When they sit for these state exams, students choose among 20 to 30 subjects, and "there are different approaches for different subjects," says Kevin Donnelly, a retired English teacher and founder of Education Standards Institute, a Melbourne think tank. "Here in Victoria," he explains, "some science exams might have a section with short answers and multiple choice," but most of the subjects require students to write essays. In the case of dance or music, they must perform; for visual arts they submit a portfolio.

Students also present a portfolio of research projects, science experiments, and in-school assessments that are considered alongside the exam results.

In many ways, this certification process resembles a cross between the International Baccalaureate and Advanced Placement. Like them, it includes an elaborate training and supervision system that ensures consistency in exam grading. This, in turn, steeps participating teachers – most at some point take part – in the state's standards and curriculum choices. This spills over into the classroom, helping to align teachers' approach to grading throughout the year, according to outside observers.

In radical contrast to the US, the state exams are then made available – students turn in their answers, but can leave clutching the sheet of questions. Also, anyone can access descriptions of the information and analysis expected in each answer, the grading guidelines, as well as sample answers and how these are ranked. This helps teachers understand the degree of critical thinking, factual knowledge, and communication skills their students need to succeed.

Leung, for example, uploads selections of past exams onto Edmodo, an online platform that allows her to collect data on what her students know and what gaps she needs to fill. It also allows students, with Leung's guidance, to give each other feedback as they would in a workshop.

Learning to evaluate others' work ultimately teaches them to look at their own work critically, bringing Leung one step closer to her goal of one day releasing students from her classroom with the skills to embark on a lifetime of learning.

You've read  of  free articles. Subscribe to continue.

Dear Reader,

About a year ago, I happened upon this statement about the Monitor in the Harvard Business Review – under the charming heading of “do things that don’t interest you”:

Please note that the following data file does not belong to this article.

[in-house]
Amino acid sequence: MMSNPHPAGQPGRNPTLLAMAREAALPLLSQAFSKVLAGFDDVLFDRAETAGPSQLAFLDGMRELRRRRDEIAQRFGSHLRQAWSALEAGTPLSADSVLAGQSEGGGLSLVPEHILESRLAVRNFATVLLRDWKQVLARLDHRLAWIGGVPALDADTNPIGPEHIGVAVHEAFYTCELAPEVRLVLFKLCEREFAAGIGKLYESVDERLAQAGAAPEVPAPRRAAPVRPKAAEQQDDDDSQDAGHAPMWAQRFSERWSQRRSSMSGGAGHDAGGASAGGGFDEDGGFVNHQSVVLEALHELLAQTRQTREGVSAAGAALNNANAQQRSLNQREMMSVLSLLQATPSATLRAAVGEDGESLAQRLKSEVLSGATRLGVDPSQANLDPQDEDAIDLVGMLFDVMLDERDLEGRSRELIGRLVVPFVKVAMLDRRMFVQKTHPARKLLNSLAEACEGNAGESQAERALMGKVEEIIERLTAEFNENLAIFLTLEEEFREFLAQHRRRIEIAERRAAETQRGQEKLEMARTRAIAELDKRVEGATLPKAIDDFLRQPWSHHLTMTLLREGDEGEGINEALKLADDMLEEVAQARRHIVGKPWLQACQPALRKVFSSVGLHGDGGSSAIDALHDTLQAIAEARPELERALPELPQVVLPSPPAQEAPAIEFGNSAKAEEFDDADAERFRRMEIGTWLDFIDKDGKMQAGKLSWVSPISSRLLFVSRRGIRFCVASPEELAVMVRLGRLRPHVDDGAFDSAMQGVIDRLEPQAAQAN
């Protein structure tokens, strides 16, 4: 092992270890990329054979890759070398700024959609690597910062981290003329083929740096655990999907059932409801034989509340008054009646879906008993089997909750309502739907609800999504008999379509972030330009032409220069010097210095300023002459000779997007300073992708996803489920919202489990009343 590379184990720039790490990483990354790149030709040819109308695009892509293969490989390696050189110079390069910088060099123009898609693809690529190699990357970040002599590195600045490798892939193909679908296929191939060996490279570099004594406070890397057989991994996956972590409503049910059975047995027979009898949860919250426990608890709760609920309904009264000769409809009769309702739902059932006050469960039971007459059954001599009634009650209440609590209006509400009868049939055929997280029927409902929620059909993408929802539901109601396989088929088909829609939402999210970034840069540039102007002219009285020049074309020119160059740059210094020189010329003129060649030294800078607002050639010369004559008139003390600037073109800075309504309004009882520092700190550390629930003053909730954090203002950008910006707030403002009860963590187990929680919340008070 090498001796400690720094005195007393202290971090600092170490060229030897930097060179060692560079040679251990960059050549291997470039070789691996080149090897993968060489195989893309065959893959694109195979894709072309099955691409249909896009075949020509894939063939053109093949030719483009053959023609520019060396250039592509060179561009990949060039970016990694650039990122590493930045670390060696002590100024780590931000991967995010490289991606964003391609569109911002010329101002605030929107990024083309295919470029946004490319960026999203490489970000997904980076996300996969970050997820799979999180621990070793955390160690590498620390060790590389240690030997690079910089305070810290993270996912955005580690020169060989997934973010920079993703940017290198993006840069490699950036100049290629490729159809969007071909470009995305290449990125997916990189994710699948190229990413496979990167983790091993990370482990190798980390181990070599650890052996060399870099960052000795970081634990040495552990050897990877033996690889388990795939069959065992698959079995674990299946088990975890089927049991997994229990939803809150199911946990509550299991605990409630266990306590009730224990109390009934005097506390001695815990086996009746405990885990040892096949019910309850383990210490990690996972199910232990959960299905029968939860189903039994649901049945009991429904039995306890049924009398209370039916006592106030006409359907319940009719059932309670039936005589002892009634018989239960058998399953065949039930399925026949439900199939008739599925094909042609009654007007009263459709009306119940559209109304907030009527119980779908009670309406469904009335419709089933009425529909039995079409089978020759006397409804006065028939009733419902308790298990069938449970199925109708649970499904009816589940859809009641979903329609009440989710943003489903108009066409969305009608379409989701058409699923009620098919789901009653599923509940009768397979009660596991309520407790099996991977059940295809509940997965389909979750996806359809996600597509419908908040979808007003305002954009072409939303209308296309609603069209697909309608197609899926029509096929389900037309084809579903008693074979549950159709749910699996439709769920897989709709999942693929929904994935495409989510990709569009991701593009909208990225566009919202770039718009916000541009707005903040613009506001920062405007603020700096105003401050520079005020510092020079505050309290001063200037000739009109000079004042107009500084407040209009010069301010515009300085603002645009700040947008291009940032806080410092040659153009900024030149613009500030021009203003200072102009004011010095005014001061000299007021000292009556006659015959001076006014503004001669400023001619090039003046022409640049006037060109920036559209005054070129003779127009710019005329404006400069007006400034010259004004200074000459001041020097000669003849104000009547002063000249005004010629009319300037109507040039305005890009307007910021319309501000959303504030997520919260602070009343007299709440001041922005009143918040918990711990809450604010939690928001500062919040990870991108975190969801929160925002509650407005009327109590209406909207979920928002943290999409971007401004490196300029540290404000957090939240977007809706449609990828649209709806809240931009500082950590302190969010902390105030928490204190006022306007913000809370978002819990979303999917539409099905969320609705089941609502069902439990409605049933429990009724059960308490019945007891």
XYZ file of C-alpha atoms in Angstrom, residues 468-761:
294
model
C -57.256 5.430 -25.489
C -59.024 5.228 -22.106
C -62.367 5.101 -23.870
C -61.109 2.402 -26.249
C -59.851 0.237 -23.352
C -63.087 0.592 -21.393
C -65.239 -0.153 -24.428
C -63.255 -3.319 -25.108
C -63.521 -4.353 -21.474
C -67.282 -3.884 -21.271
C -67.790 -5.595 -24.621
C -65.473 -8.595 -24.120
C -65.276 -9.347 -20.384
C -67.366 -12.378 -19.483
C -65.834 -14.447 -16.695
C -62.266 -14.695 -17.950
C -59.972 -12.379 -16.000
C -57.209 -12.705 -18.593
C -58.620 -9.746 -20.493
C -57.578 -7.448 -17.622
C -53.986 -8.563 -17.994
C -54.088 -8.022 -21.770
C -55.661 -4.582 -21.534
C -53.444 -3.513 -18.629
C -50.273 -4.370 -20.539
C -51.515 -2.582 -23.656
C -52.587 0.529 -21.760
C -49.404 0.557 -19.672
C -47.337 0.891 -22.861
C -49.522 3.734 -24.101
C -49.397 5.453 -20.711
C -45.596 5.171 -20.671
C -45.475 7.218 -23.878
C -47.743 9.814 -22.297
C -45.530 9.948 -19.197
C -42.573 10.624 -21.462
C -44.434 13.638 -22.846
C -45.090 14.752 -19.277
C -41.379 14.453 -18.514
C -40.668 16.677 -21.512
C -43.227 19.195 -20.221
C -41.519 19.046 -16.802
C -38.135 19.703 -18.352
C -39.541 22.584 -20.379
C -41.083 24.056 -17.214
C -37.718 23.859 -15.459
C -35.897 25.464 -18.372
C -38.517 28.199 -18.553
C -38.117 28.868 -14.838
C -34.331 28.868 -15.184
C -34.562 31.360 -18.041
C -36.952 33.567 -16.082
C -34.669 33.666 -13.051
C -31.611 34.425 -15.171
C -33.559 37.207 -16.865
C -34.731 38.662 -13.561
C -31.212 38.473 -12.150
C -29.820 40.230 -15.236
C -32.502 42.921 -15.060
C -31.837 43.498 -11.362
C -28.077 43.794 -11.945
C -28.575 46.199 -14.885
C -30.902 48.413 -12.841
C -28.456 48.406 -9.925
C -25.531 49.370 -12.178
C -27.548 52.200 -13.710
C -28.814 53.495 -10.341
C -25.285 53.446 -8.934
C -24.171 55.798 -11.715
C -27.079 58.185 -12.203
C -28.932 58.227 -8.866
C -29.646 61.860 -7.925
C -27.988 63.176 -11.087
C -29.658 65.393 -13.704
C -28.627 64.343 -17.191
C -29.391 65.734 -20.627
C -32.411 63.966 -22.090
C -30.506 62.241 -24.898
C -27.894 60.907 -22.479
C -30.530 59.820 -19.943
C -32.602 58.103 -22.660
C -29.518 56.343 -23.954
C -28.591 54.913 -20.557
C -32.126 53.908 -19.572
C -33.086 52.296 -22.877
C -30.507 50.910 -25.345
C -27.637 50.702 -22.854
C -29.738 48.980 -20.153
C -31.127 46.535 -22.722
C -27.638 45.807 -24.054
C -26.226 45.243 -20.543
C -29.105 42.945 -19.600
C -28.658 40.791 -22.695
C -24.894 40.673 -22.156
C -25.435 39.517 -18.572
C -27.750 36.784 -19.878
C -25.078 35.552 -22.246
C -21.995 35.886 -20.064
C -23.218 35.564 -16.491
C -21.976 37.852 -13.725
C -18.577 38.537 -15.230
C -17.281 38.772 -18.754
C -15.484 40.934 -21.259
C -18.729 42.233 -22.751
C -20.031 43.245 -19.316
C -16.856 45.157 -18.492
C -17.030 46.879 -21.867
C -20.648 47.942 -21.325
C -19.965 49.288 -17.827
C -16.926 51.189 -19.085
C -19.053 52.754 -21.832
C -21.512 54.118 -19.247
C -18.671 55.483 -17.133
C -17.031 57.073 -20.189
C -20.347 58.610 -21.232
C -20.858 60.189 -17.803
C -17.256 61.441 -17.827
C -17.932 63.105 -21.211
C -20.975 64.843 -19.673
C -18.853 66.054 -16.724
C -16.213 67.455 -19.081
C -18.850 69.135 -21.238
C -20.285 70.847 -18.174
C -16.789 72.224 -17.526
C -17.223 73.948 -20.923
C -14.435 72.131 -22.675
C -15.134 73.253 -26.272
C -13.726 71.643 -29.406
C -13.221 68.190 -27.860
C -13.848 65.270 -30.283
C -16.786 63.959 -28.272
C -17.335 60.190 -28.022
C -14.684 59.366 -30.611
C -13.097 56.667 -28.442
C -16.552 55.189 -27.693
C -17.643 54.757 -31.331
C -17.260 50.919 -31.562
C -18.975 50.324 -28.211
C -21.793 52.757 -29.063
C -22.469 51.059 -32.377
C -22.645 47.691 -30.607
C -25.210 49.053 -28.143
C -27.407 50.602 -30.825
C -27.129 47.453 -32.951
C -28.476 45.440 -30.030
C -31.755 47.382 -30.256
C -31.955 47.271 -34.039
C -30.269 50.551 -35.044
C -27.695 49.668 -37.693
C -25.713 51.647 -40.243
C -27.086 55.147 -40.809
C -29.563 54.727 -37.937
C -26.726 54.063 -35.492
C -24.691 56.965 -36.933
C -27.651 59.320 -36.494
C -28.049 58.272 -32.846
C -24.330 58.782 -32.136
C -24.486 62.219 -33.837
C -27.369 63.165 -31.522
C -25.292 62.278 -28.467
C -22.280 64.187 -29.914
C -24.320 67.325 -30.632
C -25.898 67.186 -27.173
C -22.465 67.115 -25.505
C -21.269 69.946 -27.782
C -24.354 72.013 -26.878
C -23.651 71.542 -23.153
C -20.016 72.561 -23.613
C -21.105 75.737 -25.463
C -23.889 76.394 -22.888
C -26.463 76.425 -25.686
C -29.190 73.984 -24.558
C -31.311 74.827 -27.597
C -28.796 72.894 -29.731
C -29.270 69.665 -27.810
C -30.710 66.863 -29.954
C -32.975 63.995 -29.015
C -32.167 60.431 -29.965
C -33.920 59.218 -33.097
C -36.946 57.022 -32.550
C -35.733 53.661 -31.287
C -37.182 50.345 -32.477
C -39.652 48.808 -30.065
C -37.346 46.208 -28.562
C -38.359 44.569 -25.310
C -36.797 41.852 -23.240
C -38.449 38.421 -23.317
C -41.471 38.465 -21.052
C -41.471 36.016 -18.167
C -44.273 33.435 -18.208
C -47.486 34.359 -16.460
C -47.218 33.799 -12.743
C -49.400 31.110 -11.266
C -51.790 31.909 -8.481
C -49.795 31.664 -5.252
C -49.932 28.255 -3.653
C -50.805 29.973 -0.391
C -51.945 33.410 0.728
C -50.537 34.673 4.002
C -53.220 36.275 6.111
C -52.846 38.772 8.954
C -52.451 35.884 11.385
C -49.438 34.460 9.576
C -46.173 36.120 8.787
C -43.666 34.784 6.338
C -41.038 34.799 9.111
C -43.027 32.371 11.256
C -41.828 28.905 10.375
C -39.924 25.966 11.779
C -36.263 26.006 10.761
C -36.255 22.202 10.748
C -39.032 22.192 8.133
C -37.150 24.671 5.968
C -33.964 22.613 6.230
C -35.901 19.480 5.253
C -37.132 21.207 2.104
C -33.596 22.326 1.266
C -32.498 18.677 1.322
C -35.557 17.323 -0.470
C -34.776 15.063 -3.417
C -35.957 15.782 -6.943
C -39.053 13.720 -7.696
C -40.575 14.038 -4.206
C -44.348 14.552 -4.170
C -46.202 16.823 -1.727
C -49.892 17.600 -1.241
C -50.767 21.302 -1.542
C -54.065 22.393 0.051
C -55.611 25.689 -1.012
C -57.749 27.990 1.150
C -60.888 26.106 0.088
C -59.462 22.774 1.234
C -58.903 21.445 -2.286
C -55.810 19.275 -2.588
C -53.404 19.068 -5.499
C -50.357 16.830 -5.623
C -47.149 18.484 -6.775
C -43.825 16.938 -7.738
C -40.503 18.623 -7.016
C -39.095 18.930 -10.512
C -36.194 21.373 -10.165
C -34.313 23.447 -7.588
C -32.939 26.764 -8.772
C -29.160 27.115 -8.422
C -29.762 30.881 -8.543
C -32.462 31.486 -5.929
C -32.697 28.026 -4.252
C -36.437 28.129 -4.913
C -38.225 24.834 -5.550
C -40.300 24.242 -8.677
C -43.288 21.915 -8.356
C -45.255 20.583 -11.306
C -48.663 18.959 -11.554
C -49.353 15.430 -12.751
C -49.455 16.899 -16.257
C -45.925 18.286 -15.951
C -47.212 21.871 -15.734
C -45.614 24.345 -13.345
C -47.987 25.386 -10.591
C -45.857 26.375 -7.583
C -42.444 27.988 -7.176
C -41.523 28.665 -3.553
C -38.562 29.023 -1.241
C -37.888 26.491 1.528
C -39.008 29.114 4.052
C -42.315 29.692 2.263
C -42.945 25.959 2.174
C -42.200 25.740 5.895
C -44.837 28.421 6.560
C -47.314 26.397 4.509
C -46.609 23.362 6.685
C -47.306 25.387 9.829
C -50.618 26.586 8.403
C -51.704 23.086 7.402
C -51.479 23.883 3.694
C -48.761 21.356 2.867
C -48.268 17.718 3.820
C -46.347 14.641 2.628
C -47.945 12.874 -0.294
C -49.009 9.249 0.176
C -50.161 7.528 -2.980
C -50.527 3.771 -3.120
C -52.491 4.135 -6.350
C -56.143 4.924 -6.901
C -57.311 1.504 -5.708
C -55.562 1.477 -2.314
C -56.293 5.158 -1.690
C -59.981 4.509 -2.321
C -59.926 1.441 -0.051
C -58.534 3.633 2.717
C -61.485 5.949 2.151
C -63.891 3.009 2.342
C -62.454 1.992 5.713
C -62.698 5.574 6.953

“Many things that end up” being meaningful, writes social scientist Joseph Grenny, “have come from conference workshops, articles, or online videos that began as a chore and ended with an insight. My work in Kenya, for example, was heavily influenced by a Christian Science Monitor article I had forced myself to read 10 years earlier. Sometimes, we call things ‘boring’ simply because they lie outside the box we are currently in.”

If you were to come up with a punchline to a joke about the Monitor, that would probably be it. We’re seen as being global, fair, insightful, and perhaps a bit too earnest. We’re the bran muffin of journalism.

But you know what? We change lives. And I’m going to argue that we change lives precisely because we force open that too-small box that most human beings think they live in.

The Monitor is a peculiar little publication that’s hard for the world to figure out. We’re run by a church, but we’re not only for church members and we’re not about converting people. We’re known as being fair even as the world becomes as polarized as at any time since the newspaper’s founding in 1908.

We have a mission beyond circulation, we want to bridge divides. We’re about kicking down the door of thought everywhere and saying, “You are bigger and more capable than you realize. And we can prove it.”

If you’re looking for bran muffin journalism, you can subscribe to the Monitor for $15. You’ll get the Monitor Weekly magazine, the Monitor Daily email, and unlimited access to

QR Code to  Global education lessons: Australia teaches to test –  a better test
Read this article in
QR Code to Subscription page
Start your subscription today